City officials have defended the new approach, arguing there were "significant challenges" with the original design.
The prior plan would have involved shutting down parts of the FDR, requiring construction work to be done at night directly in front of nearby New York City Housing Authority housing, Grillo said. It would also involve building a tunnel around a nearby transmission line, a costly endeavor that "presented the greatest risk to the project."
The new plan shifts construction off the FDR by allowing for barges to bring equipment and supplies to the new site, Grillo added. It will also expedite construction, taking 3.5 years instead of five to complete construction.
"Let me be clear — this change had nothing to do with protecting traffic or keeping the FDR open; the change is about making sure we can build this project," Grillo said, a comment that was met by hisses from residents who attended the meeting. "Quite simply, we were not convinced it could have been done."
Grillo also argued the original proposal had turned out to be more expensive than city officials originally thought, estimating it would have cost $1.2 billion as opposed to $760 million. She said the city will get more than the original design envisioned — including a new flyover bridge — for roughly the same cost.
However, the city has yet to secure the additional funding it needs to realize the new project's $1.45 billion price tag. The city has only $700 million on hand to move forward — a combination of funding it received from HUD and the city's previous capital plan for the project. Despite the shortfall, the de Blasio administration is not planning on allocating new funding in its 2020 budget.
"I would doubt it would be this capital plan, but it would be in upcoming capital plans," Grillo said.
The East Side Coastal Resiliency Project is the first element of the city's "Big U," a multi-component plan to protect Manhattan from surges seen during major storms like Sandy. Once it's complete, the city is supposed to start work on the Lower Manhattan Resiliency Project that would span from Montgomery Street to Battery Park City.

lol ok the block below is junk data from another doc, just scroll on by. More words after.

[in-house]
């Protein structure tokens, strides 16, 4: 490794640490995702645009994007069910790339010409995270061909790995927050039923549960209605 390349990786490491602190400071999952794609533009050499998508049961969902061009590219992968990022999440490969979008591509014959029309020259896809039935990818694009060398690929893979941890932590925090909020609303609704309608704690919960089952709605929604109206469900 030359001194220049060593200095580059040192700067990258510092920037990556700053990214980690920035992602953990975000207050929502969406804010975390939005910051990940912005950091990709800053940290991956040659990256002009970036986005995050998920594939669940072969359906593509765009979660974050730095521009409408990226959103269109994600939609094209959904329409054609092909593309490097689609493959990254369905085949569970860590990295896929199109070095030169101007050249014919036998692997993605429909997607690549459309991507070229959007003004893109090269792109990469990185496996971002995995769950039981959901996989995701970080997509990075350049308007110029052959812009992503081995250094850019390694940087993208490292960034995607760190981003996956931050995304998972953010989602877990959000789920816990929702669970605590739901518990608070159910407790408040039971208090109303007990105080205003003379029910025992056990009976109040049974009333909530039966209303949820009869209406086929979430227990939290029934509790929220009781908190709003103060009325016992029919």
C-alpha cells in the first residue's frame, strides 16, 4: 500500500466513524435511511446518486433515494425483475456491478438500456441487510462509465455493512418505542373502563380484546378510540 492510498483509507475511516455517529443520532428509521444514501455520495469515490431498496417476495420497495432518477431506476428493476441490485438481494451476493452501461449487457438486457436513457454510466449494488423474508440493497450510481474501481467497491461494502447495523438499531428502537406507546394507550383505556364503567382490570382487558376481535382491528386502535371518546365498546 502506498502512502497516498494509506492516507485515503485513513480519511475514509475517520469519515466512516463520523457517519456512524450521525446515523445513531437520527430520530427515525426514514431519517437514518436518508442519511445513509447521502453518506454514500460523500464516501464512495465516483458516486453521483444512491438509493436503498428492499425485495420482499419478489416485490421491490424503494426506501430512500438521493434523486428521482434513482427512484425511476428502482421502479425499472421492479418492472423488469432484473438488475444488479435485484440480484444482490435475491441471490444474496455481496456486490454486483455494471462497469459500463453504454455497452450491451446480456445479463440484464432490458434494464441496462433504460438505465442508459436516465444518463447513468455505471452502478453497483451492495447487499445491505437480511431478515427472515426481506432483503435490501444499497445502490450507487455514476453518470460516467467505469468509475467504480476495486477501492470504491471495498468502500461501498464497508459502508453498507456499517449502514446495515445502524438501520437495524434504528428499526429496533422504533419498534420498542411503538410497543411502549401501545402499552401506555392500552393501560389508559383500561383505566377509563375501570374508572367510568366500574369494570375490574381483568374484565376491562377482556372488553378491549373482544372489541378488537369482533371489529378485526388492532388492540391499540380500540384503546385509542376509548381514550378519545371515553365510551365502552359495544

The Big U was the largest project awarded through Rebuild by Design, a competition launched after Sandy to encourage resiliency planning in cities, but it has suffered several setbacks. The East Side resiliency project was originally supposed to break ground in 2017 and, later, in early 2019.
Timing is of the essence, as HUD's $335 million grant expires if it's not spent by the end of 2022. Grillo pledged the city would break ground in 2020, even if new funding isn't set aside.
At the multi-hour hearing, jointly held by the committees on Environmental Protection and Parks and Recreation, Council members questioned why the administration wouldn't fully fund the project before construction begins.
"It does concern me. I know that the city is up against a lot of different priorities ranging from resiliency to the MTA, but I would like to see it fully funded," Council Member Barry Grodenchik, chairman of the Committee on Parks and Recreation, told POLITICO. "This is an immense public undertaking since this is just the first phase. ... That's going to take an awful lot of money."